Life was different. If you wanted to call someone out, you had to do it the normal way: in person. People got made examples of to teach them lessons. Now, in the present, on any given day I can go to my inbox and see a new email blast from VladTV about the latest C-List celebrity “Twitter beef.” If your beef can be contained in 140 characters, your beef ain’t beef. I’m callin’ you out like Taco Bell’s faux-beef. If your beef requires multiple tweets, your beef is actually a phone call you were too lazy to make mixed with a desperate need for attention. I think the latest one was Nelly and his old manager. Or the guy who was never really his manager. Or whatever the fuck they were saying. Hell, just a little while ago our favorite bald headed female Amber Rose took to the tweets to say “fuck Vibe magazine.” And what did Vibe do? The EIC released an official statement on their website, and then of course, twitter blasted it out. If this was 1998 you know what she would have done? Ran her bald and sexy ass into the Vibe offices and slammed that issue down on a desk and caused a fucking scene, behind the scenes. Or something. It wouldn’t have involved running straight to Twitter and hiding behind the safety blanket of public support in the form of retweets and the ability to delete something after you write it. If she wanted to take shit public, what she really would have done is run to one of the competing magazines and aired out her feelings about Vibe through a story with their journalistic foes.

Oh yeah, that’s so menacing and scary, and I’m sure they will retract the whole article and apologize to her. Except they didn’t, they stood by the article, so all this accomplished was drawing more attention to an article she doesn’t agree with. Way to go.

Bloggers have it out for eachother, one day I will refer to this era of the music industry as “The Keyboard Wars,” rappers who talk a tough game are getting aired out courtesy of direct messages by video vixens thirsty for some limelight to accentuate their baby oiled frames, and the worst enemy to record labels is now the advent of file sharing websites. And what does anyone do about it? Talk. Tweet. Email. I’m not saying that the era of violent rap beef should be reinstated, because killing people over the entertainment industry of all things is just ass backward. Killing people over anything is really a pretty shitty solution in most cases. But if people begin to think that they can just pop off at the mouth, in public at that, without getting properly checked for acting out of pocket? Shit is only going to continue to spiral more and more out of control.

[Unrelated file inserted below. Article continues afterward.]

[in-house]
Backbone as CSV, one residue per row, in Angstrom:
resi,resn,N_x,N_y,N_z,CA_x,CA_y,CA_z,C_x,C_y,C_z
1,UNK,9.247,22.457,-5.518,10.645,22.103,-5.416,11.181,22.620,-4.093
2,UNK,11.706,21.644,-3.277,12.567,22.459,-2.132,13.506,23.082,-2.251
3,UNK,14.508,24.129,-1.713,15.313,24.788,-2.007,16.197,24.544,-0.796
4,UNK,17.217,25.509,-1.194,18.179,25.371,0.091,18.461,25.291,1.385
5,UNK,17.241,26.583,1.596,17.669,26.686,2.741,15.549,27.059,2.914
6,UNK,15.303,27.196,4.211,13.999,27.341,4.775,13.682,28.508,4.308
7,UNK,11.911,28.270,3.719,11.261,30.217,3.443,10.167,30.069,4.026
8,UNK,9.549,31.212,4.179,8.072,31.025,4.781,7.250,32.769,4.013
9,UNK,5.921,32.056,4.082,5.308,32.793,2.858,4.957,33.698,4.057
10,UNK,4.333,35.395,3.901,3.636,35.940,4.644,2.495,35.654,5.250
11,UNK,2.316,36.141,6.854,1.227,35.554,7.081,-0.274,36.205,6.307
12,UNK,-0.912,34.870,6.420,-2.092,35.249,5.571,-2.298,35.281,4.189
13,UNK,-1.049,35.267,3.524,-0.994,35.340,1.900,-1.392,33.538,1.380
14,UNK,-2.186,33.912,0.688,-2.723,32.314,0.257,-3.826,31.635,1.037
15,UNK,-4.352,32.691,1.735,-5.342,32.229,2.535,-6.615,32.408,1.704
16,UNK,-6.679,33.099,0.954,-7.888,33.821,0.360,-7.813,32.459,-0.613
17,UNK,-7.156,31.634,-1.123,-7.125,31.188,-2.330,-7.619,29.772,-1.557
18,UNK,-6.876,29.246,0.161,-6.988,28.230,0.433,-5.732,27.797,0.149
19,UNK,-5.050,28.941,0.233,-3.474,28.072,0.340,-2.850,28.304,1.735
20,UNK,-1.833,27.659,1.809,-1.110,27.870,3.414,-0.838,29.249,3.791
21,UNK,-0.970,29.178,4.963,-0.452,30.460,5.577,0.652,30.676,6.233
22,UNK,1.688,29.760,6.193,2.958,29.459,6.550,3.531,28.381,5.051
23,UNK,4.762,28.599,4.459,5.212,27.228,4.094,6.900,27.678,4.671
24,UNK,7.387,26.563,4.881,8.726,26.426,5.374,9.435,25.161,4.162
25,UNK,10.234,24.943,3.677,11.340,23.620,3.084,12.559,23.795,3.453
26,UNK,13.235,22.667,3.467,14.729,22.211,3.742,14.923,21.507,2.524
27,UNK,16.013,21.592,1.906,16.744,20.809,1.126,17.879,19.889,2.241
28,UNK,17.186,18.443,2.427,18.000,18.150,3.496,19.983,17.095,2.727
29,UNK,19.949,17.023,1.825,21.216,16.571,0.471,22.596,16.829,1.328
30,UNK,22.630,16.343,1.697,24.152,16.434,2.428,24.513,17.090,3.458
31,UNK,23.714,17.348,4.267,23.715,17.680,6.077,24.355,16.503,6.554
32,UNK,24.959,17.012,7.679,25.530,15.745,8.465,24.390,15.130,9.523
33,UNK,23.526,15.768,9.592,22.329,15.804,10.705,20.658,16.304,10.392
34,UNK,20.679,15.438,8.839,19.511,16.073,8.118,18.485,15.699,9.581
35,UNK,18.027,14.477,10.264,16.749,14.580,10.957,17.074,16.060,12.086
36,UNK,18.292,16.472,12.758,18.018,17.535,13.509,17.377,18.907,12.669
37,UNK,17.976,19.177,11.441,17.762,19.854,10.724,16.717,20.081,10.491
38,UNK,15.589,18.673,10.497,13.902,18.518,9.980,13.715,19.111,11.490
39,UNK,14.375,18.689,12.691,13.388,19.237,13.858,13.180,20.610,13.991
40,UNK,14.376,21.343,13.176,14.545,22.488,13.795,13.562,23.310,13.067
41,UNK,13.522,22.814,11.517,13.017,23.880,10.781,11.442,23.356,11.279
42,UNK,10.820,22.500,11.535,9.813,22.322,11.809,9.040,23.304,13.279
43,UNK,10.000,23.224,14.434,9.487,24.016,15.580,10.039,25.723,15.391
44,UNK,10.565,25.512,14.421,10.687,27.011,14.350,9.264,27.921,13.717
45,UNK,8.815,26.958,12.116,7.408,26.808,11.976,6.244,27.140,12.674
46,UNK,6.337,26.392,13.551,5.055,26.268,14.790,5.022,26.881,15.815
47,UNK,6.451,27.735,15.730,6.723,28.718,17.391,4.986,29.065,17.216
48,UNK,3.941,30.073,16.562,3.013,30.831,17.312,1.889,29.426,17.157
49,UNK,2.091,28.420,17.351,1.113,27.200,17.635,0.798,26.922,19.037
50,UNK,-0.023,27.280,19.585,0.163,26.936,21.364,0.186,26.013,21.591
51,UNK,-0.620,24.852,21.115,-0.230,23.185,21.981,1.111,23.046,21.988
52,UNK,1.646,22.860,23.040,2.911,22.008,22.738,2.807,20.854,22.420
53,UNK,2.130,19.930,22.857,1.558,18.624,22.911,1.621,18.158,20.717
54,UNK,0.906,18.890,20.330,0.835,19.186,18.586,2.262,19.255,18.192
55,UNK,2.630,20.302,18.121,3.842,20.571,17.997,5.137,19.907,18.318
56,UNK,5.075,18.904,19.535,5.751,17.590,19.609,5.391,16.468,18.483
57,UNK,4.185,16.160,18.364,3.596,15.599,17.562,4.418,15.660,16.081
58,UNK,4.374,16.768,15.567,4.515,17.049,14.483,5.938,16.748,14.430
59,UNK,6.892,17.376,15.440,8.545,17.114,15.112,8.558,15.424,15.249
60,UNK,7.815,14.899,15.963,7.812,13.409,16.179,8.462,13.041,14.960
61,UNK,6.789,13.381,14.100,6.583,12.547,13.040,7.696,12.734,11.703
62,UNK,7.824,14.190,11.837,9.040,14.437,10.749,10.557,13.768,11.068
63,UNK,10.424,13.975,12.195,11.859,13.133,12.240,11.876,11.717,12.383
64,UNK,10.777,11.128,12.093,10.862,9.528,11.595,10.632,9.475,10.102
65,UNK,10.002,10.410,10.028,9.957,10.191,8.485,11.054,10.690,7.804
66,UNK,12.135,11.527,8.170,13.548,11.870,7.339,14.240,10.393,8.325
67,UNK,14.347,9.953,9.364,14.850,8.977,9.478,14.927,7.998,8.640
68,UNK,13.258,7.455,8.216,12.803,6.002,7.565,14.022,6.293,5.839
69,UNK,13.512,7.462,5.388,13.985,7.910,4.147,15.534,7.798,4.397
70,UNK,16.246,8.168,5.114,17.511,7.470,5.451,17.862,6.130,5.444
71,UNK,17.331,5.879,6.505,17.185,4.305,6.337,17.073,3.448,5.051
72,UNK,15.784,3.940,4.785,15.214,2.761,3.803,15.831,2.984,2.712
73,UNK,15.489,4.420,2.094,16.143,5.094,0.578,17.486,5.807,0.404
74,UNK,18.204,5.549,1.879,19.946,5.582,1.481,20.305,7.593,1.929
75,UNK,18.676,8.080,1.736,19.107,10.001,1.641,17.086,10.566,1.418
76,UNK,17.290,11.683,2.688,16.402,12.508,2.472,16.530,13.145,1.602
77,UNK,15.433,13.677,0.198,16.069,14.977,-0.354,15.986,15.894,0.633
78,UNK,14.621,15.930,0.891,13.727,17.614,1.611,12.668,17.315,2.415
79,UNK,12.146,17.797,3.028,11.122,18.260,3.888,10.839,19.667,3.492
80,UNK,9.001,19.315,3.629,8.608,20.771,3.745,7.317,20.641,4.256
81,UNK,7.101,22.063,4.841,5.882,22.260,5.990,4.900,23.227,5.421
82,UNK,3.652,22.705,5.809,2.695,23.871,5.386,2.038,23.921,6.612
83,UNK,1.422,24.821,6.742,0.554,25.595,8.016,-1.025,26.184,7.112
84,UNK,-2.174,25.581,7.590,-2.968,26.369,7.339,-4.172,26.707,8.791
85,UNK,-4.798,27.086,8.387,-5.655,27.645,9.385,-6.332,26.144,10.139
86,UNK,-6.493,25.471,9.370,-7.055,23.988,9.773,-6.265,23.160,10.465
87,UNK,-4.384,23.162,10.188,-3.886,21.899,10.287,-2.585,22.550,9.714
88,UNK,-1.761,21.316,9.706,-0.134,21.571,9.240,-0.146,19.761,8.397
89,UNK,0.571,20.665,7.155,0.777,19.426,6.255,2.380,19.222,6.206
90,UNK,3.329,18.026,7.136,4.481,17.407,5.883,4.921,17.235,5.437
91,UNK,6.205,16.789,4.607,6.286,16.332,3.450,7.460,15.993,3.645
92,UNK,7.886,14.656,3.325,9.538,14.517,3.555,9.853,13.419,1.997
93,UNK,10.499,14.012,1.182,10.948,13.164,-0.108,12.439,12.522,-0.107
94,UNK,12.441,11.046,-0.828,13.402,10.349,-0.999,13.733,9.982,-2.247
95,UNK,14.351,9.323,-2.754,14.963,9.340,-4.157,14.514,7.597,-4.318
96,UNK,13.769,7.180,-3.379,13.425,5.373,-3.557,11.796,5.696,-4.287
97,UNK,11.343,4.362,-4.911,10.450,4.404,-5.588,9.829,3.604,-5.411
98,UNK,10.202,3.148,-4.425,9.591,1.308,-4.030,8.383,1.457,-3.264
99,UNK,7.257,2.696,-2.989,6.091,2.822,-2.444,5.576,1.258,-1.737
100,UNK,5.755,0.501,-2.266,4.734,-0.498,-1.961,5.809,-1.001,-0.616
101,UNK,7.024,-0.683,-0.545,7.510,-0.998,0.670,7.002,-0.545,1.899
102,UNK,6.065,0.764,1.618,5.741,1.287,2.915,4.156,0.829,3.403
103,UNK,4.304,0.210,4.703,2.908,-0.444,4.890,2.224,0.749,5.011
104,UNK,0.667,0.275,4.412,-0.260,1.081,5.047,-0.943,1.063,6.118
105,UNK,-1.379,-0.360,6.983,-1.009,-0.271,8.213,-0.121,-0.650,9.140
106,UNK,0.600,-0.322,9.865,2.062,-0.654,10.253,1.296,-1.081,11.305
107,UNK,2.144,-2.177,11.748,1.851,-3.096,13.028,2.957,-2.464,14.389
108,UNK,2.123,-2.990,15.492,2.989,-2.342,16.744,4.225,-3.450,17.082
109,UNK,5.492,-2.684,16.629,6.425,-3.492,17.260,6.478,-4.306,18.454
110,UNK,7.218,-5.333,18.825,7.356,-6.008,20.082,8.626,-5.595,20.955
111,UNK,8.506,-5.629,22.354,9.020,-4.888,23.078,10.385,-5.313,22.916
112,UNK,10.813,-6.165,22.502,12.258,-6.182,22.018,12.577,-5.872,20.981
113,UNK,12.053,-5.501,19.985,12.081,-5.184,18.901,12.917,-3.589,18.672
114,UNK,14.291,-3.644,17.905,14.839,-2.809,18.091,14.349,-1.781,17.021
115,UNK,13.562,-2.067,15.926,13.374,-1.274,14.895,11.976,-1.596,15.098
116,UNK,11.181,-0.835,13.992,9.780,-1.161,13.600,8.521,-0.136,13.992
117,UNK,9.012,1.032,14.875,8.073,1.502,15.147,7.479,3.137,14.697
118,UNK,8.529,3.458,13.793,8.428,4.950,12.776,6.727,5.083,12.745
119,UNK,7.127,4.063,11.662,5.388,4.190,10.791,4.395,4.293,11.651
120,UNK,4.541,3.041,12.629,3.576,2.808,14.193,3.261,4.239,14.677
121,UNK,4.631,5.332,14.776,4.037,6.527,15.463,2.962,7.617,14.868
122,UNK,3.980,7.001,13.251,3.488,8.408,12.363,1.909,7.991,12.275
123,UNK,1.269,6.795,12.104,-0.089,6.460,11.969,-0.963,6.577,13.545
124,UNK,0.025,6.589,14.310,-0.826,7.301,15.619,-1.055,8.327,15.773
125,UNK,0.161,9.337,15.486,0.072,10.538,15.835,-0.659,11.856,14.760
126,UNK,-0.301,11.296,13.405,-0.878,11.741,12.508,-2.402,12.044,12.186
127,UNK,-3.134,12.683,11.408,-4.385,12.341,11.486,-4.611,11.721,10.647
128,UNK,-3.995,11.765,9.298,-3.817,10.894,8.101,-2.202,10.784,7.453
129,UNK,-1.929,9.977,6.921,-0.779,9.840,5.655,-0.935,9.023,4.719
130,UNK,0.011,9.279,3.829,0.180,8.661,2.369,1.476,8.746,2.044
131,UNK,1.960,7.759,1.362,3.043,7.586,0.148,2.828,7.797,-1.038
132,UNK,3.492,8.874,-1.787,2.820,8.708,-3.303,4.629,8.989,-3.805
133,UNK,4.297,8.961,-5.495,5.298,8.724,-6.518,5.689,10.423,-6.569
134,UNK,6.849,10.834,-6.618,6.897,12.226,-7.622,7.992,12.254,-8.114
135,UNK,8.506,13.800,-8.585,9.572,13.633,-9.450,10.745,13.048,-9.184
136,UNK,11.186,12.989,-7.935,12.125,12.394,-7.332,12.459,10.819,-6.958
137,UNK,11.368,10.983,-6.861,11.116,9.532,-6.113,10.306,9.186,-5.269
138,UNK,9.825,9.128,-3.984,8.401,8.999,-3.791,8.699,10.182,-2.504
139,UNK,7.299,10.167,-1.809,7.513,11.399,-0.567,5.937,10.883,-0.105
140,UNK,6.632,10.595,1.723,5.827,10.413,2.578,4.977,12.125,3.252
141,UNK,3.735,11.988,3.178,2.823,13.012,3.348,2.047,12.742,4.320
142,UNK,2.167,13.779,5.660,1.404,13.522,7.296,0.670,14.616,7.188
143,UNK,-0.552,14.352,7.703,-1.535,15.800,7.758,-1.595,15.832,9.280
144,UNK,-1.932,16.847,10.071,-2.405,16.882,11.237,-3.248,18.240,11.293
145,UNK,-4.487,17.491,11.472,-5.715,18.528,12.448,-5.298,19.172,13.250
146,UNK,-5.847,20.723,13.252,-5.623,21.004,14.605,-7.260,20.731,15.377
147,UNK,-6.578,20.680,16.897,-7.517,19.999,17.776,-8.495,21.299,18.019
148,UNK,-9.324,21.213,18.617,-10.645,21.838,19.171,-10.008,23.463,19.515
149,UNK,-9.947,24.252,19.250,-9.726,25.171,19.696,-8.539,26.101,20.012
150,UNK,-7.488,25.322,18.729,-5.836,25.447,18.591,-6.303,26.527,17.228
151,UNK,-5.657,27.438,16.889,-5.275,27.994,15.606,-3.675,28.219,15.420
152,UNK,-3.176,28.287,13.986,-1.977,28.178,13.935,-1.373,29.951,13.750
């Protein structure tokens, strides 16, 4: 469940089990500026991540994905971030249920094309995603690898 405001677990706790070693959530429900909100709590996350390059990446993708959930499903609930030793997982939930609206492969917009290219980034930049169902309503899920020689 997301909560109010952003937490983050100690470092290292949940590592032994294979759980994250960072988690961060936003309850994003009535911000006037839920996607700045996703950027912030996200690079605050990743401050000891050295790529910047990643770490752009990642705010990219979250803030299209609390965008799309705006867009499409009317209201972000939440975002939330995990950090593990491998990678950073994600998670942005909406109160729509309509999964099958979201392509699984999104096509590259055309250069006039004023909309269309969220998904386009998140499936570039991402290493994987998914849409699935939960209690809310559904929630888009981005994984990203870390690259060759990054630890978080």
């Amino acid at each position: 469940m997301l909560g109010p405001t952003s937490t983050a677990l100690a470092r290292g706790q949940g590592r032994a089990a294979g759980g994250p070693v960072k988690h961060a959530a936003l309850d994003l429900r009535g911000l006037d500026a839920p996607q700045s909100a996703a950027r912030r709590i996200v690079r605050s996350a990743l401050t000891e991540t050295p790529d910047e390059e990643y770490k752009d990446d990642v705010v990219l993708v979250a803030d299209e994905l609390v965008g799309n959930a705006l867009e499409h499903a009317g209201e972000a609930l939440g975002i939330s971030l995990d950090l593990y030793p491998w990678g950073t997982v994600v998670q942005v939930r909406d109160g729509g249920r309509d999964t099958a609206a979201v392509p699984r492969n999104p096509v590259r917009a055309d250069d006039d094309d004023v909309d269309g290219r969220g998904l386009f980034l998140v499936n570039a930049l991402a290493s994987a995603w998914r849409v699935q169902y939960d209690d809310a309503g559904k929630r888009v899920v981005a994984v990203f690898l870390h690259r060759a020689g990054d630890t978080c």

In fact, when shit does hit the fan and some furniture starts getting thrown around and people are getting their ribs kicked in, people find it comedic now. Oh, these internet chumps finally got mad and stepped away from the mouse pads, eh? What a bunch of clowns, right? Nah. The clown shit is popping off at the mouth and using the internet to stir up problems. Maybe Suge Knight does need to come back through and regulate some of this shit. I don’t know. Just like the residual bad shit that still remains in Bushwick can have a plus side (like still being able to buy caffeinated Four Loko on the block and coming up on a $10 iPod deal from a crackhead), some of the sketchier shit in the rap business was keeping this recklessness out of control. Can you imagine the day when Sean Price shows up at some blogger’s door ready to punch their nose into the back of their neck for trashtalking him or leaking his album, or when Lil Kim actually girlfights Keyshia Cole off of Twitter on the streets of New York? Exactly.

5 COMMENTS
Dart_Adams
May 31, 2011
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Yes to all of this, Amanda. ALL. OF. IT.

One.

dj gi joe
June 1, 2011
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okay amanda.

dj gi joe
June 1, 2011
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not only is hip hop not safe but it looks like new york isnt either..
someone please tell me why gay is in. i understand being gay is nothing to care about but gay has gone main stream and is a trend. i feel like in 10 years a lot of people going to look back and say dam i cant believe i was gay.. lol change is good i am glad brooklyn dont look the same and i bet that the people that lived there back in the day wanted change but i bet this is not what they had in mind

LC
June 6, 2011
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Real talk! Your comments on DP.com brought me here, and i’m glad they did

Amanda
June 6, 2011
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Salute DP.com commenters!